CS 262 - Fall 2018

Introduction to Low-level Programming



Ivan Avramovic, Ping Deng, Zoran Duric, and John E. Otten

Teaching Assistants:

Mingyu Liang, Ioanna Karantaidou, Mahbubul Palash, Jingyan Zhang

Course Web Page

piazza link


Brian Kernighan and Dennis Ritchie, The C Programming Language, 2nd ed., Prentice Hall, 1988.

About the Class

Most high-level programming languages (and particularly Java) insulate the programmer from the realities of the hardware on which the programs will run. C is the exception since it was originally designed to implement the Unix operating system. C offers the programmer direct access to much of the underlying hardware and, for programs running under Unix, direct access to operating system services. For these reasons C remains the language of choice for systems programming.

This is a (short) course on "low-level" programming using C. We will learn C with heavy emphasis on pointer operations.


Planned topics include:

Course outcomes

The students will:


Attendance at labs is required. A short programming assignment will be given at the beginning of the lab and the lab instructor will be available to help students with the programming. If not completed the lab may be taken home. Lab assignments will be due on Friday after the week of the lab. You have a budget of 5 late days which you can use as you wish. In addition, we will drop your lowest lab grade.


There will be occasional unannounced quizzes given in labs. A missed quiz cannot be made up. The lowest quiz score for the semester will be dropped.


Projects In addition to the labs there will be several larger programming projects. These will be presented and discussed in the lecture. Late programs will be accepted with a 10 points per day late penalty. You are responsible for keeping backups of your work ("my disk crashed" and "my roommate ate my program" are not reasons for late submissions). If your program isn't the way you'd like it to be when the deadline is near, submit it anyway for partial credit. Blackboard permits you to retrieve and resubmit your assignment until the due date, so you may resubmit if you improve your program prior to the deadline. In order to achieve full credit for a project or a lab, the code must compile and run to completion with no obvious errors. Any code that does not compile will receive at most 25% of the total possible points. Any resubmissions after the deadline require approval from the TA. No resubmissions may be made after a project has been graded.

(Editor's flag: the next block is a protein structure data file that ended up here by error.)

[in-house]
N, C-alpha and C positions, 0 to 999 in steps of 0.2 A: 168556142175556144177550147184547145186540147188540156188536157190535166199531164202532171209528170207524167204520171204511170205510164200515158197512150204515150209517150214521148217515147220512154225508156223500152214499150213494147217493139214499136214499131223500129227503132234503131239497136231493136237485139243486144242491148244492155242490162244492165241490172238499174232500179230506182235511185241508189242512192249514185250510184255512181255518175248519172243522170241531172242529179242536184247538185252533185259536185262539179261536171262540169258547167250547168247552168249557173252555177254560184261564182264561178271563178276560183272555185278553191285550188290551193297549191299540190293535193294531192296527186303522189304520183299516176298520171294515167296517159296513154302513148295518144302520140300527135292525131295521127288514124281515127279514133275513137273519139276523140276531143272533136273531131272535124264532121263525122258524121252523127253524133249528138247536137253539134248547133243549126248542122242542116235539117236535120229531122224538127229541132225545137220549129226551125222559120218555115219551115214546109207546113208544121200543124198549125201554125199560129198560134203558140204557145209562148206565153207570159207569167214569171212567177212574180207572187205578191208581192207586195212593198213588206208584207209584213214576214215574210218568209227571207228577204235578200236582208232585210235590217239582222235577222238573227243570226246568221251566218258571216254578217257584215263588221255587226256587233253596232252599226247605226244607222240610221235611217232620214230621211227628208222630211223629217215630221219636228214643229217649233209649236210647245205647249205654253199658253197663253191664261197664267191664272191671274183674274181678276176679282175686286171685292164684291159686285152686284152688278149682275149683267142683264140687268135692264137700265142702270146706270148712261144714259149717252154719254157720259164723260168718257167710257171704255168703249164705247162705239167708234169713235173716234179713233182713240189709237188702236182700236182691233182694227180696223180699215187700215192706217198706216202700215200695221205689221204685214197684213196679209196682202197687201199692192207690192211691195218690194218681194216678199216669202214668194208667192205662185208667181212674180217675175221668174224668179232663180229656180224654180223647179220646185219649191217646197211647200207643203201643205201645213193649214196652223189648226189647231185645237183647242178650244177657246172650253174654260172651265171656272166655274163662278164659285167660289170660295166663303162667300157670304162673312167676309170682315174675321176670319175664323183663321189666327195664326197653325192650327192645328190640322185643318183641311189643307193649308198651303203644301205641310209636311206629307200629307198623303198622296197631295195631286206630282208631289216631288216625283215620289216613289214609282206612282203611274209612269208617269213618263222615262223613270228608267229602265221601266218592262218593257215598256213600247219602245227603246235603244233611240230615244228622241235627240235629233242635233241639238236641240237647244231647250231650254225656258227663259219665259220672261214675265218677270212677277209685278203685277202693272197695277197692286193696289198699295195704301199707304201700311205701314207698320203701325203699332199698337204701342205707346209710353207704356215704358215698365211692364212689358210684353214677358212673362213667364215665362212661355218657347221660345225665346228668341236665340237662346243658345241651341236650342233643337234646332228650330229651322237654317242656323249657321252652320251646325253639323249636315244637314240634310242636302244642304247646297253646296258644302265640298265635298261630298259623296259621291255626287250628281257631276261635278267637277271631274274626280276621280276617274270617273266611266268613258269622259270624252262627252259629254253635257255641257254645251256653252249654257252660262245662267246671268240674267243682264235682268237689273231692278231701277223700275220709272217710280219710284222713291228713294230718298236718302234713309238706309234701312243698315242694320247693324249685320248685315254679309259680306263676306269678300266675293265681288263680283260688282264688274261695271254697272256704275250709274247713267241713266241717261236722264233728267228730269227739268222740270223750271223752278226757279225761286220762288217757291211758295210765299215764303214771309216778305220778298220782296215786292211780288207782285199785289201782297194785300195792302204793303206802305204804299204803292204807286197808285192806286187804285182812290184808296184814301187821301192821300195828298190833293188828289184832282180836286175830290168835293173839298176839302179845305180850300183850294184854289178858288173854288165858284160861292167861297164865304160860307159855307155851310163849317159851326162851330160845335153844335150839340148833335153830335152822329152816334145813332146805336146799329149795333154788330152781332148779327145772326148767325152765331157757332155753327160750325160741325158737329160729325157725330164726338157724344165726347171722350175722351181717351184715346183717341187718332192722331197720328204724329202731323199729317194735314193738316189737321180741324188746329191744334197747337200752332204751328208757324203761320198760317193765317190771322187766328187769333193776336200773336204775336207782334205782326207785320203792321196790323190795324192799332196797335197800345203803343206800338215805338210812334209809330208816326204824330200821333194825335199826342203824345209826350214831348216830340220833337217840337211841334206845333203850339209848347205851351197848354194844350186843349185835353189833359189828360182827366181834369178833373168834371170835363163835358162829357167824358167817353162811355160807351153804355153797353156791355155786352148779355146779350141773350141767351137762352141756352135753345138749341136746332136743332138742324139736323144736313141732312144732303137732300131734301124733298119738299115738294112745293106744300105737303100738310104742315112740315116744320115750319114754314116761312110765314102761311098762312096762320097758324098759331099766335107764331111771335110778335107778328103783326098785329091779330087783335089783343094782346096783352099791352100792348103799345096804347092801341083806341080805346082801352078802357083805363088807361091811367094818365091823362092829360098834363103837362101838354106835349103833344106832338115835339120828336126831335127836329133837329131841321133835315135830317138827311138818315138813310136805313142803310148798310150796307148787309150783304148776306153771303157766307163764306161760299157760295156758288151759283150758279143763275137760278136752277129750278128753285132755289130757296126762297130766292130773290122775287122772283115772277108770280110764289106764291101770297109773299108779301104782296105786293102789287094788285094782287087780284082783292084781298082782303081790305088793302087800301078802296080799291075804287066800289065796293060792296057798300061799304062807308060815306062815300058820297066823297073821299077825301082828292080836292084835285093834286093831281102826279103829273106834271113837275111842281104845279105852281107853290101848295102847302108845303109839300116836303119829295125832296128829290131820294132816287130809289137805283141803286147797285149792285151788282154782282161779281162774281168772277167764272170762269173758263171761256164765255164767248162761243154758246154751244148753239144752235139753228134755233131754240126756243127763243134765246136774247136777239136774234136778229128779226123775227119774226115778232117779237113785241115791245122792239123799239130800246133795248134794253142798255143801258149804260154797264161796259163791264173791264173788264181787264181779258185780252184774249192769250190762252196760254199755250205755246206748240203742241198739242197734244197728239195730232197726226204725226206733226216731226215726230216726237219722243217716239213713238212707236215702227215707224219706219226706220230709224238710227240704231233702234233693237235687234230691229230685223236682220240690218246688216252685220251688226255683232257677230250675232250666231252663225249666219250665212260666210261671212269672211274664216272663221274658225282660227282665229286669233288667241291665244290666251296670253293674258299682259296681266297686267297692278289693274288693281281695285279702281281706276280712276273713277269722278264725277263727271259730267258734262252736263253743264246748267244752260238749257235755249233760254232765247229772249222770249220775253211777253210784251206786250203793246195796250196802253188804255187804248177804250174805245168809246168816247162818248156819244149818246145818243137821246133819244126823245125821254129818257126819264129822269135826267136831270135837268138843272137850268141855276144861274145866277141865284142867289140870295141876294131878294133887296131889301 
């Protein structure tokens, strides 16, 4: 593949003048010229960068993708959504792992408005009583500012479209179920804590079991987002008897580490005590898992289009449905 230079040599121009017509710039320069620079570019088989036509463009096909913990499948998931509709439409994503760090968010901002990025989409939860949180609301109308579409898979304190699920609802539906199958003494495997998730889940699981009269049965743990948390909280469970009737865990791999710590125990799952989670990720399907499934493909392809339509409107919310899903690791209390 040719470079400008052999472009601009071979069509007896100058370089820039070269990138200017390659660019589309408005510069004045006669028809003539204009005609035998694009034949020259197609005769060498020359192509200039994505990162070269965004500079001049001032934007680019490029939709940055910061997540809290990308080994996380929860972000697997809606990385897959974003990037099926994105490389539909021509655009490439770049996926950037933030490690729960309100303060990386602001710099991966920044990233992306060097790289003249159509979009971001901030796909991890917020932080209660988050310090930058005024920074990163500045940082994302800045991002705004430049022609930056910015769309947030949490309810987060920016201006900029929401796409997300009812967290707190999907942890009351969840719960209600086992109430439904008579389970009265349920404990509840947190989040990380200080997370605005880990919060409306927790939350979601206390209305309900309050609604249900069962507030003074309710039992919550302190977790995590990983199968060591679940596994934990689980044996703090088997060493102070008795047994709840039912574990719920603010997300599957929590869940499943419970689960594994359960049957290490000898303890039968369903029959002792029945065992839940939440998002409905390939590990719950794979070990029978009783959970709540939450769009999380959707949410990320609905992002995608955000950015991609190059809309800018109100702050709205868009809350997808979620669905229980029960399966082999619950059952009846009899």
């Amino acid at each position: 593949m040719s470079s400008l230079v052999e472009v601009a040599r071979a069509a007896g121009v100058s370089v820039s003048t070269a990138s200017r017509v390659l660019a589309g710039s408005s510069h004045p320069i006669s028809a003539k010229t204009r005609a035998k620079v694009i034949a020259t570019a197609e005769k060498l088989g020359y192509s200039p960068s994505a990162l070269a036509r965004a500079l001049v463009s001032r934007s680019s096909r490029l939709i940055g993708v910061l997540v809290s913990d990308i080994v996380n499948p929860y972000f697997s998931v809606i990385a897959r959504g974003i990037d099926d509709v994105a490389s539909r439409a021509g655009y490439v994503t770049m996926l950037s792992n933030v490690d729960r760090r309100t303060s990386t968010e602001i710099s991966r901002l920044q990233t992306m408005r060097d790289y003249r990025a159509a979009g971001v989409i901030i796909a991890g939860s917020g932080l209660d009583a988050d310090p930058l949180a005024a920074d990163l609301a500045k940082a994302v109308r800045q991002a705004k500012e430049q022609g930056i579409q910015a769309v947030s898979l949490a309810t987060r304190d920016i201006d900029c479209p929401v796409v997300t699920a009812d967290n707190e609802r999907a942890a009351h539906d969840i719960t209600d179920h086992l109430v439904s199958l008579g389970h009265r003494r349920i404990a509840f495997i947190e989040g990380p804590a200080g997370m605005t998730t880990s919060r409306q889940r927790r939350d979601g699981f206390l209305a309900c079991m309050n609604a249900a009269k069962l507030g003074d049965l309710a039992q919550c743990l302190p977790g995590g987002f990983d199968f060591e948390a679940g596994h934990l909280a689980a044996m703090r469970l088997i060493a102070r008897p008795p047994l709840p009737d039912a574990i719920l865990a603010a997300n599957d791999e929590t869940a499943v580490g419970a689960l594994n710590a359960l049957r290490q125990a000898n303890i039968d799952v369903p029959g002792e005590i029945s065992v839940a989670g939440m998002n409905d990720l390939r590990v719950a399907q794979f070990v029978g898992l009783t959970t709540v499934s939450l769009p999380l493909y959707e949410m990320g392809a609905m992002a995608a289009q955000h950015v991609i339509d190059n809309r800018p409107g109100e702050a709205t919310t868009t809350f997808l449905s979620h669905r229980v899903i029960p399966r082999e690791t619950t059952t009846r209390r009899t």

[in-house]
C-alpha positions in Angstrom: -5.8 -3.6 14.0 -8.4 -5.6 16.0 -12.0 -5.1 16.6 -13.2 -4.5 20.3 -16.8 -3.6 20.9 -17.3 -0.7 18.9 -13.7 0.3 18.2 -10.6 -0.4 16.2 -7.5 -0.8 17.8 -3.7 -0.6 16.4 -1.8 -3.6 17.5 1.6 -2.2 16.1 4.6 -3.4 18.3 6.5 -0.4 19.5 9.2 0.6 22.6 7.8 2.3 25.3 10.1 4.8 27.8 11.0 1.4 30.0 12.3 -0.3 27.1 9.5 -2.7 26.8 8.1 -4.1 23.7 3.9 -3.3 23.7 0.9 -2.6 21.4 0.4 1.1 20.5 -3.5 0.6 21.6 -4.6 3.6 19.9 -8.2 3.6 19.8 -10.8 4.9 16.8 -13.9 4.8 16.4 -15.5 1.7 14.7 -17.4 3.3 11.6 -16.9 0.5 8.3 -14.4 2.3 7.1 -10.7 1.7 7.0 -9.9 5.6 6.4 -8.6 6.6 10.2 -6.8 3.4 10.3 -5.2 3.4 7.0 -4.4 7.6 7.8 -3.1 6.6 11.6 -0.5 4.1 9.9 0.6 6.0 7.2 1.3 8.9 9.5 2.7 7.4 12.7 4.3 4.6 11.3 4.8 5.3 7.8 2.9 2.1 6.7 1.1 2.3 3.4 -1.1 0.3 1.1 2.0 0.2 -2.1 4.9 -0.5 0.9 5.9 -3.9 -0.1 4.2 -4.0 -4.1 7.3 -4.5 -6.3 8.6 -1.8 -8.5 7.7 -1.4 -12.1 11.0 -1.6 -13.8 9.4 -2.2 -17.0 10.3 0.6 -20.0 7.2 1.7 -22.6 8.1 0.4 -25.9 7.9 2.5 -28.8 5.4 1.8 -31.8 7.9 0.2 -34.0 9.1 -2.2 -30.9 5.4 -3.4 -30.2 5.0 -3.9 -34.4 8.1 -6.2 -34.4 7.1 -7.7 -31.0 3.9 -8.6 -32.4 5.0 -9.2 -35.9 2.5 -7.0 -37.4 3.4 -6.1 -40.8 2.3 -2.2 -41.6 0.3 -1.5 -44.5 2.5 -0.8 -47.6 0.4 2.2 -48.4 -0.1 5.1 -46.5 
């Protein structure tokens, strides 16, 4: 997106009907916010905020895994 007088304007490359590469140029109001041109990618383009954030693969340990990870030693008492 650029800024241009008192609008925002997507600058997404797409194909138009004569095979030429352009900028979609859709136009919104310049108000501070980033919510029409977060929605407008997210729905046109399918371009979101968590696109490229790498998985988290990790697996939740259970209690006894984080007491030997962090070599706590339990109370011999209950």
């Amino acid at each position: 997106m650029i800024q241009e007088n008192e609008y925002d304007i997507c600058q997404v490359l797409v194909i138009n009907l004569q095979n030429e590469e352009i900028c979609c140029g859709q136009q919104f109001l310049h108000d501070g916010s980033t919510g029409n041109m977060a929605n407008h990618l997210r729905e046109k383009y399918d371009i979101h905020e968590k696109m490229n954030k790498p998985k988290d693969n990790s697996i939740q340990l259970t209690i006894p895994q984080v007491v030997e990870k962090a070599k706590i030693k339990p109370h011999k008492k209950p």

Individual work

You are free to discuss ideas for both the labs and projects with other students, however no joint work is permitted. Any submitted work must be yours alone. Any work which shows too much similarity with others' submitted work will receive a grade of 0. Extreme or repeat cases may result in failing the course or referral to the Honor Commitee.

Read the CS Department honor code and the University honor code. You are bound by these honor codes.


In addition to the labs and projects there will be a midterm exam and a final. There will be no makeups on exams except under exceptional circumstances (as judged by instructors), and any such makeup must be arranged in advance. Grades will be computed using a weighted average of these scores with the weights: In addition, to get a passing grade in the course you must obtain at least 60% average grade on exams AND you must submit all projects and labs.